Crossing the Line: U.S. Border Agents Illegally Reject Asylum Seekers
The U.S. government is illegally turning away asylum seekers at official land crossings all along the southern border. Border agents must refer a person seeking asylum or expressing a fear of persecution to a protection screening interview or an immigration court proceeding where they can seek asylum. Instead, some border agents are blocking access to asylum by refusing to process protection requests. This practice violates both U.S. law and U.S. treaty obligations. It also clashes with the ideals of a nation that has often led globally on refugee protection, a nation that President Reagan aptly described as a “beacon” to people searching for freedom.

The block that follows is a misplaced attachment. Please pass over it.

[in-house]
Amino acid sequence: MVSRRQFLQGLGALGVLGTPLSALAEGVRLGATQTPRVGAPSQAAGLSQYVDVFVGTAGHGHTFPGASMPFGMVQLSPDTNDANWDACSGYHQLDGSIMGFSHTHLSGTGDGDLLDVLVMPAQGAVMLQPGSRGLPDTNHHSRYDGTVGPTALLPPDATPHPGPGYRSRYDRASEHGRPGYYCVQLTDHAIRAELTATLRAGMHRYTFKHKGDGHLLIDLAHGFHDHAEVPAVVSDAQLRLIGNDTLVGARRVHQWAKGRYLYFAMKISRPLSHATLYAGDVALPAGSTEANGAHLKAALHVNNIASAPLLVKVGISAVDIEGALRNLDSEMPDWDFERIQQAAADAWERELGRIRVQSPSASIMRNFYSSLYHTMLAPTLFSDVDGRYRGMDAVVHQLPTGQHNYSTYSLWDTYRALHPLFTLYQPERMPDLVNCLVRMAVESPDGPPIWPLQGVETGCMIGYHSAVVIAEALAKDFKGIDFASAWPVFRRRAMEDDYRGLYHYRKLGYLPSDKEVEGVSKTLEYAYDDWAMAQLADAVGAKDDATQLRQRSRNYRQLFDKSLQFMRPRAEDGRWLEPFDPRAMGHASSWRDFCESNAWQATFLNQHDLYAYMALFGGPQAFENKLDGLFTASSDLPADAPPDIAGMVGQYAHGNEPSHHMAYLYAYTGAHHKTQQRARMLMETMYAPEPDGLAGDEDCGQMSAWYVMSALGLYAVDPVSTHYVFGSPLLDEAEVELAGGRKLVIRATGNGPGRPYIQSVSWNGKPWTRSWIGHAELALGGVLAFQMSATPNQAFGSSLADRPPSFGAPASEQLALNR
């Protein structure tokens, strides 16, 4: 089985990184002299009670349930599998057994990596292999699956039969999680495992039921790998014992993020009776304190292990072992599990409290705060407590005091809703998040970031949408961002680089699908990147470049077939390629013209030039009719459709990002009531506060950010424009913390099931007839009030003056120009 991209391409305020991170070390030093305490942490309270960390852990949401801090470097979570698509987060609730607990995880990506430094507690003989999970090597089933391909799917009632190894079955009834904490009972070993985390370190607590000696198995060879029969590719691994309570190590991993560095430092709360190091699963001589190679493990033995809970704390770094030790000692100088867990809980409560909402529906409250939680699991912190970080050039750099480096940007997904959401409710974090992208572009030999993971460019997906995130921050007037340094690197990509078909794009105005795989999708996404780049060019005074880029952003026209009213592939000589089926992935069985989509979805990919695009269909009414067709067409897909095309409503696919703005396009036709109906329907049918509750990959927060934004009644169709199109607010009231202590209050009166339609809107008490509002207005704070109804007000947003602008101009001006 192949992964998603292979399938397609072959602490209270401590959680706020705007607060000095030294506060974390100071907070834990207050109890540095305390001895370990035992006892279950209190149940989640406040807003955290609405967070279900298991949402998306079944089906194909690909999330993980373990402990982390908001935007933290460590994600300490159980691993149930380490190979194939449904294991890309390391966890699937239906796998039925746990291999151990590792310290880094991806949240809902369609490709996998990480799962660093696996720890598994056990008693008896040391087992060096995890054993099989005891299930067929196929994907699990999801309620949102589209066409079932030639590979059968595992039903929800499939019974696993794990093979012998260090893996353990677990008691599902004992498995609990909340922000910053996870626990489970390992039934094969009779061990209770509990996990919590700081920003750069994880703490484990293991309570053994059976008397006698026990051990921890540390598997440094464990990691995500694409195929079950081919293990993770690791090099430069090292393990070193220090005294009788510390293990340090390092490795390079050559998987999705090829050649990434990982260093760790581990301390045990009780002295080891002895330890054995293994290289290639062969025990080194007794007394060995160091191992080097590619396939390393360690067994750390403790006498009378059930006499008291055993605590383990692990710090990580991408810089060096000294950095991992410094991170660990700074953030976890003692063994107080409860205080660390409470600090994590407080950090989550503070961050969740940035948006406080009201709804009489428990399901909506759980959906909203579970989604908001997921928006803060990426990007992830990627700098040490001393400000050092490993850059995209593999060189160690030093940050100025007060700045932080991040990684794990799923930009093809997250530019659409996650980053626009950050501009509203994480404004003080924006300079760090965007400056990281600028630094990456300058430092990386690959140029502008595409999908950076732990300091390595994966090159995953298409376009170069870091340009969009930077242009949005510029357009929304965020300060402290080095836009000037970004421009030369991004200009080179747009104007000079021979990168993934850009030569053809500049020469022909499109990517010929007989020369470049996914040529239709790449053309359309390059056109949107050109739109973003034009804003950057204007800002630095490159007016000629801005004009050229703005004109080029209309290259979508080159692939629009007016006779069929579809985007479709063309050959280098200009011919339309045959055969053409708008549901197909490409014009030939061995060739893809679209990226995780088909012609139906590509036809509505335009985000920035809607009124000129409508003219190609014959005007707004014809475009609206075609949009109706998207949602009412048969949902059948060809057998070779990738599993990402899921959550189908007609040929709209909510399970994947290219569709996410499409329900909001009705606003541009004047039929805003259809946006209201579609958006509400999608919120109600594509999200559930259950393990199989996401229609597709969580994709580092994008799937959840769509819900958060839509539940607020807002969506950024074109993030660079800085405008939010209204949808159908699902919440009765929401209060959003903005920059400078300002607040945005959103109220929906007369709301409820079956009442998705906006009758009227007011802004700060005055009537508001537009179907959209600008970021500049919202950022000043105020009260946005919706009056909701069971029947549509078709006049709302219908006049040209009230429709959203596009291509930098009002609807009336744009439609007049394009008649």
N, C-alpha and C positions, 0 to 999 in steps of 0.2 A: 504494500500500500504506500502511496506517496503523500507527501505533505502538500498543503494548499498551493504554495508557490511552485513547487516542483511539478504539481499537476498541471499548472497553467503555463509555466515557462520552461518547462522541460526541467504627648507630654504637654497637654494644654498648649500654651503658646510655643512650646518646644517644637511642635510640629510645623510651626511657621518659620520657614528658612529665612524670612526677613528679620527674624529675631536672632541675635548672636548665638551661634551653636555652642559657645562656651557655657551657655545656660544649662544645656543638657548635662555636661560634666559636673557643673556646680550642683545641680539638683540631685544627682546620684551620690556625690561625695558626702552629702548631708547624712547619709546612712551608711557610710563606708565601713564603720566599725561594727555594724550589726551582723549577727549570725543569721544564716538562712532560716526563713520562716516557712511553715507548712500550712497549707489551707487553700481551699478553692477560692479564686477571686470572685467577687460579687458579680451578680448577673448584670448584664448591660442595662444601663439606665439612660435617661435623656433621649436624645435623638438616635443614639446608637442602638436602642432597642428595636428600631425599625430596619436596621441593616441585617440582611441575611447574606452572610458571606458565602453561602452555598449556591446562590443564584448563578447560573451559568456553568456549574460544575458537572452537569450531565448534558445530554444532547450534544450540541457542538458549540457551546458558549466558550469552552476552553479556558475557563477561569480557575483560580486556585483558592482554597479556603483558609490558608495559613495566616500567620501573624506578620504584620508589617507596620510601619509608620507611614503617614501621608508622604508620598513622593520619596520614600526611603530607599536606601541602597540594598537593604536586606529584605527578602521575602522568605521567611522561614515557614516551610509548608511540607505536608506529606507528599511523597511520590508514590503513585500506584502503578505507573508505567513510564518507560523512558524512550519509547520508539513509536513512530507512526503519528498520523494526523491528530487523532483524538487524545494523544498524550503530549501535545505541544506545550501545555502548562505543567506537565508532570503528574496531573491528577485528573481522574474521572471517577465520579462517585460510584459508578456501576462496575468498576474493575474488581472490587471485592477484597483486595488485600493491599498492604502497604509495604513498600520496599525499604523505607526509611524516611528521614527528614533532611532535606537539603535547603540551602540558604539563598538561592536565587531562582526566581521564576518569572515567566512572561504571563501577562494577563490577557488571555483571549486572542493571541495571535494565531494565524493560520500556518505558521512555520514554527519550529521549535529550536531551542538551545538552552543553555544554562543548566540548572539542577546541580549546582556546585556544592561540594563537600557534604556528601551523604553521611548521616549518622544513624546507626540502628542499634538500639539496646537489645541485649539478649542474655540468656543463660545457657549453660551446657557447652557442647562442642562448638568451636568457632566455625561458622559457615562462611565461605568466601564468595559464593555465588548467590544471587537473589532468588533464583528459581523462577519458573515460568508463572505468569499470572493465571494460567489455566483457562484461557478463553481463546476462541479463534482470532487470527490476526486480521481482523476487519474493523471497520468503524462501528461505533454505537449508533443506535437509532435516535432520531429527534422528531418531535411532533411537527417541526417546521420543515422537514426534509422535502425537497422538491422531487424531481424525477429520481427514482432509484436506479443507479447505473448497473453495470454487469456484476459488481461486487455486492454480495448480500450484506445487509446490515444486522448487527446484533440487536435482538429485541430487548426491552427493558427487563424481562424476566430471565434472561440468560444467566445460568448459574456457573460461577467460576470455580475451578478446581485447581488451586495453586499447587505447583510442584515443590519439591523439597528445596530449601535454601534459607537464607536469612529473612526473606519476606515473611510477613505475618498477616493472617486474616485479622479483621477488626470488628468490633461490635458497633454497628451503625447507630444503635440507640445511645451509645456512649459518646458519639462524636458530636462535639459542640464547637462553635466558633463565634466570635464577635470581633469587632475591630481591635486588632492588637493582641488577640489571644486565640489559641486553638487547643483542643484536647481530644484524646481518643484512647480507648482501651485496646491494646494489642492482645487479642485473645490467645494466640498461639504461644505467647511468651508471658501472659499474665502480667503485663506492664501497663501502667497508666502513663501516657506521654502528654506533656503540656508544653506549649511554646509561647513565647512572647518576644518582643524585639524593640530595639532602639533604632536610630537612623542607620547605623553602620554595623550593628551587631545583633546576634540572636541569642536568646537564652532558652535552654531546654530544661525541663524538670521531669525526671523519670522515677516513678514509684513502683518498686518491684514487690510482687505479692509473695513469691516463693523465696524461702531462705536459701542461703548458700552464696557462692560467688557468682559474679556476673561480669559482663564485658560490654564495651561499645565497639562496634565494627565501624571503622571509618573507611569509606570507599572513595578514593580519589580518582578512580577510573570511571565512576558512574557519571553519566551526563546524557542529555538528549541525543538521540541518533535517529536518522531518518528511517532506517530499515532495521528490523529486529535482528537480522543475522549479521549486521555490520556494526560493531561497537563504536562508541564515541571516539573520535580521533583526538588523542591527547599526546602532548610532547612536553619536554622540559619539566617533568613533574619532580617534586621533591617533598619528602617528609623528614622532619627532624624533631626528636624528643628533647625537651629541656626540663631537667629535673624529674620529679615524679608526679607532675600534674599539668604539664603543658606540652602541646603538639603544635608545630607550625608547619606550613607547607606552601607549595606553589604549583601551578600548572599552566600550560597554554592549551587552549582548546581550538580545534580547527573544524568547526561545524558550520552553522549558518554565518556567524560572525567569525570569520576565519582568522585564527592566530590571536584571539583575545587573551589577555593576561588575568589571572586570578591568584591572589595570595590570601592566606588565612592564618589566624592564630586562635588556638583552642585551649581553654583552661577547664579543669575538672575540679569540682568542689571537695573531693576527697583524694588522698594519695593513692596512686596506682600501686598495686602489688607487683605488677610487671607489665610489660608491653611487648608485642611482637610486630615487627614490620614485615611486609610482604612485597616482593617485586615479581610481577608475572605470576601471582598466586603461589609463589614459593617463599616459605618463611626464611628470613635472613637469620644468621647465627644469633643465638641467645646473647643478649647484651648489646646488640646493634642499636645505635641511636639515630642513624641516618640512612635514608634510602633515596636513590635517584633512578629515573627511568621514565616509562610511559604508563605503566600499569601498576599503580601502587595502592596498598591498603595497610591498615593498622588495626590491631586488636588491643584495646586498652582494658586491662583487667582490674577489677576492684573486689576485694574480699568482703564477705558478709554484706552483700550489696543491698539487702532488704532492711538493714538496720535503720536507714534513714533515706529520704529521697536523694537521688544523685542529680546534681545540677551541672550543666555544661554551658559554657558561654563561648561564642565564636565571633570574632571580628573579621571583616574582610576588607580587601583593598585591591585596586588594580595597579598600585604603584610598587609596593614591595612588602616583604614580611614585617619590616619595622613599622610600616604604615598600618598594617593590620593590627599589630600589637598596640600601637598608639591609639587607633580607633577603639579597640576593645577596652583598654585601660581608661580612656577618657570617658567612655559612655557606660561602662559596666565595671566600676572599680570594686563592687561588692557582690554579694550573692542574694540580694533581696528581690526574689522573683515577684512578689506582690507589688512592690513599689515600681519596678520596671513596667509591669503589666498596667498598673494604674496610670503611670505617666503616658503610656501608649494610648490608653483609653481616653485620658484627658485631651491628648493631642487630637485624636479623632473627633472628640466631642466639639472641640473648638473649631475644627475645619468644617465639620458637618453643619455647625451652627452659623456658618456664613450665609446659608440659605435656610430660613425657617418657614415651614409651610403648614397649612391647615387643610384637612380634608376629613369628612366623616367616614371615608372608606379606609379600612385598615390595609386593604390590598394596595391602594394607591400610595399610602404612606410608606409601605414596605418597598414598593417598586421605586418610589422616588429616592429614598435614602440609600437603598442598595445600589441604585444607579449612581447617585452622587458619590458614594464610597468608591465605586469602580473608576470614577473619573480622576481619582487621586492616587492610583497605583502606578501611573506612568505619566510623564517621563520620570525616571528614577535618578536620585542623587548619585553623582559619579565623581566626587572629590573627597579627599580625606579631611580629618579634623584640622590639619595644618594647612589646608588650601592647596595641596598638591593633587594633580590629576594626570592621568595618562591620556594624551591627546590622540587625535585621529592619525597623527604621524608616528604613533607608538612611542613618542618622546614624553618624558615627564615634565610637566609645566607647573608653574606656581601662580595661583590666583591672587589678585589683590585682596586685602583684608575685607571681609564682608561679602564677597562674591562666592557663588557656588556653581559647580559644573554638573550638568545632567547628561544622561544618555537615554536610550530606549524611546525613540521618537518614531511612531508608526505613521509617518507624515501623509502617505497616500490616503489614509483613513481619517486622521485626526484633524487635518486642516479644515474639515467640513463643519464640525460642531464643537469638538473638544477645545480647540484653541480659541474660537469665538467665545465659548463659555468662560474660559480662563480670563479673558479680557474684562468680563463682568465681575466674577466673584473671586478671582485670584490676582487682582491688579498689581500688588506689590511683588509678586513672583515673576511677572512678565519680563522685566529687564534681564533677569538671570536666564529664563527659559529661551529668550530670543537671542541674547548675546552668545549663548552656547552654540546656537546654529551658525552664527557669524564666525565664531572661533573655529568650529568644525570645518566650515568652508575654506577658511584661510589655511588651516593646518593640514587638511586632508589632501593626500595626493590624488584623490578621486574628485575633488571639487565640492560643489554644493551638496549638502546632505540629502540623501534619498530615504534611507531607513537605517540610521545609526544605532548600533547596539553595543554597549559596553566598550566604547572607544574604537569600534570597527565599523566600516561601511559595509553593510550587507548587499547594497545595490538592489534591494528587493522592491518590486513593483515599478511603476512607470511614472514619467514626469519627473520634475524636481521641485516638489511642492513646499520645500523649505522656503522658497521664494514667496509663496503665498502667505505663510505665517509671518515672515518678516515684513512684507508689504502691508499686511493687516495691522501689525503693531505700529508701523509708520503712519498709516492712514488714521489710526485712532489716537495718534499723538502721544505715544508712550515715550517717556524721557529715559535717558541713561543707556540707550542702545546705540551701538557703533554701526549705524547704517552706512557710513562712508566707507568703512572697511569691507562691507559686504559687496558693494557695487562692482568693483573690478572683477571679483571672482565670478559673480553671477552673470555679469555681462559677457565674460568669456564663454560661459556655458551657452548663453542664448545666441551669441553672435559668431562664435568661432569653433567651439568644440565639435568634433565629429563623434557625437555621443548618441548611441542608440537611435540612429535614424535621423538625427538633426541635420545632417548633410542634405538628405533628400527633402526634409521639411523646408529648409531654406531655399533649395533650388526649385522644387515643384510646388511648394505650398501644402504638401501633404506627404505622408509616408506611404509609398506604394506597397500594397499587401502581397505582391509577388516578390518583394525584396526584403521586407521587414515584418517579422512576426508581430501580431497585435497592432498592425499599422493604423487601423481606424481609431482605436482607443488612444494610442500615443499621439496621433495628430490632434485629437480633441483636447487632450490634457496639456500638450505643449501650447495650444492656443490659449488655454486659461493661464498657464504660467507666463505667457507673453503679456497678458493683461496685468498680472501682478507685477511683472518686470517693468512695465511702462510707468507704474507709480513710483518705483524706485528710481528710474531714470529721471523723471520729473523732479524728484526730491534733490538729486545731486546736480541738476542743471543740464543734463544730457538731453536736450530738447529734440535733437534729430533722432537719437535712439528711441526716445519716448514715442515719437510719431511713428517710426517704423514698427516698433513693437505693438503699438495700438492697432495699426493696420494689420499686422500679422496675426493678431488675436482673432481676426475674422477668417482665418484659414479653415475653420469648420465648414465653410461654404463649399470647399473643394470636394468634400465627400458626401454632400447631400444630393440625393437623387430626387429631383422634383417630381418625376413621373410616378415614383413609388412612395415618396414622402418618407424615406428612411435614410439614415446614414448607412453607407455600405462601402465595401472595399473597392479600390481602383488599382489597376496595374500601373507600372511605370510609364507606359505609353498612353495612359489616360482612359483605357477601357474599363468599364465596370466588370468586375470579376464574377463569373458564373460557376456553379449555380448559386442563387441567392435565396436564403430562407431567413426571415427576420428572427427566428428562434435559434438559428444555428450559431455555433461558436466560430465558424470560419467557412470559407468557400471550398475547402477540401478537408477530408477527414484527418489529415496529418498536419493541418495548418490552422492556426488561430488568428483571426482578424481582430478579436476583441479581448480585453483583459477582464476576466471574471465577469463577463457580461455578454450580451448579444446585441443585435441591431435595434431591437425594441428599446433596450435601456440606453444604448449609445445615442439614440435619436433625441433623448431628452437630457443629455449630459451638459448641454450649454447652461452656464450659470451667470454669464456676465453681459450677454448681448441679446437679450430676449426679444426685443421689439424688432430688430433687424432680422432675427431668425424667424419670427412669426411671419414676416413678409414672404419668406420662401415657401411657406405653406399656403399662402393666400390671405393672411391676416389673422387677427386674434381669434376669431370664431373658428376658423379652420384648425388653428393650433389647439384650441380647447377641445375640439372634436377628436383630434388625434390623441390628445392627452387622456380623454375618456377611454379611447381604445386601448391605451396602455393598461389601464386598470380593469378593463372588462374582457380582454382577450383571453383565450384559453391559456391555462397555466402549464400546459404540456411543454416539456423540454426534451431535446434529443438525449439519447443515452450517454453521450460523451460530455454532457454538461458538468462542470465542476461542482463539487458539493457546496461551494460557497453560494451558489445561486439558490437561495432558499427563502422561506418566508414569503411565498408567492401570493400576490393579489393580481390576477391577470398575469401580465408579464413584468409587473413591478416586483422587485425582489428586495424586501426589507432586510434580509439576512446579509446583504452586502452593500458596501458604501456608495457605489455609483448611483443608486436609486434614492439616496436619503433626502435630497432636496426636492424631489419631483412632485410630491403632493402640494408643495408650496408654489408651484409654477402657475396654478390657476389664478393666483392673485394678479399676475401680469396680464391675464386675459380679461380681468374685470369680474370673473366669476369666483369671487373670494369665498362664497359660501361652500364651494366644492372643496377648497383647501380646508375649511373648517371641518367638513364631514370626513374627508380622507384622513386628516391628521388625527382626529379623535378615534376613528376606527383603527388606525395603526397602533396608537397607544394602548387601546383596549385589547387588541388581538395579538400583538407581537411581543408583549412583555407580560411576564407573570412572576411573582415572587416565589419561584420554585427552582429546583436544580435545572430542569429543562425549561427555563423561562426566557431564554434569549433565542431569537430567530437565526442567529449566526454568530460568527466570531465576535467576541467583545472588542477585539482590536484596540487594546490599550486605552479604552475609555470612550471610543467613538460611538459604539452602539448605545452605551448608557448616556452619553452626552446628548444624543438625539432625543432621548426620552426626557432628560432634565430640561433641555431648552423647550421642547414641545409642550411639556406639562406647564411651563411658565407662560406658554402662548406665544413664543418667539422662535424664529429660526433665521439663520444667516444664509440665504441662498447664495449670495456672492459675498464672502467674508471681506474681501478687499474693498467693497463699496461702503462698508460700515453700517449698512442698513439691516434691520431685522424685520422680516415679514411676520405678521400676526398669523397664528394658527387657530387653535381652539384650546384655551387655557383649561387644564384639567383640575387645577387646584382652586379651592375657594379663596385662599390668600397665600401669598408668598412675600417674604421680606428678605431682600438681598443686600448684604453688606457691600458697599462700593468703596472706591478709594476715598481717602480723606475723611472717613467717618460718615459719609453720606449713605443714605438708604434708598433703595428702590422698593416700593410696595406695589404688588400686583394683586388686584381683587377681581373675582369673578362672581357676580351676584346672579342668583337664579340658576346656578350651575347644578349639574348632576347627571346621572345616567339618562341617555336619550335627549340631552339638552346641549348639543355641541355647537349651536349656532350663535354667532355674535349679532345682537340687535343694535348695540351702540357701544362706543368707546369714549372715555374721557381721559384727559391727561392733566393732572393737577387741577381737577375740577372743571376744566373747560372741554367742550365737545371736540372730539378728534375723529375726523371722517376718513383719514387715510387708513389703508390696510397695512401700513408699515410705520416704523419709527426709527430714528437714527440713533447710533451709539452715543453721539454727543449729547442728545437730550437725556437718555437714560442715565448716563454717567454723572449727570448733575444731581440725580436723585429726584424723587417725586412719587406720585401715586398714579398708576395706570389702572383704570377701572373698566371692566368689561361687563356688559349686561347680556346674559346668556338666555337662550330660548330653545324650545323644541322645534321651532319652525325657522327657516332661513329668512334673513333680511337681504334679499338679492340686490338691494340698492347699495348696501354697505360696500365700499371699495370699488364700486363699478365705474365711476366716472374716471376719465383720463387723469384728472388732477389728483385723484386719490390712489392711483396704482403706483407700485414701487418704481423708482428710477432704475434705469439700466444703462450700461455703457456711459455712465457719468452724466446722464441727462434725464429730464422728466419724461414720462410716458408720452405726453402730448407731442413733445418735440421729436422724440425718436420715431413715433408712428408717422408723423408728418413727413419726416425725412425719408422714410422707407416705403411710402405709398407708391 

U.S. government entities have raised concerns about the treatment of asylum seekers. In 2016, for example, the bipartisan U.S. Commission on International Religious Freedom (USCIRF) cited some Customs and Border Protection (CBP) officers’ “outright skepticism, if not hostility, toward asylum claims and inadequate quality assurance procedures.” Also in 2016 Human Rights First and other non-governmental organizations raised concerns about reports that the government was turning away asylum seekers in San Ysidro, California as CPB officers struggled to manage an increase in arrivals.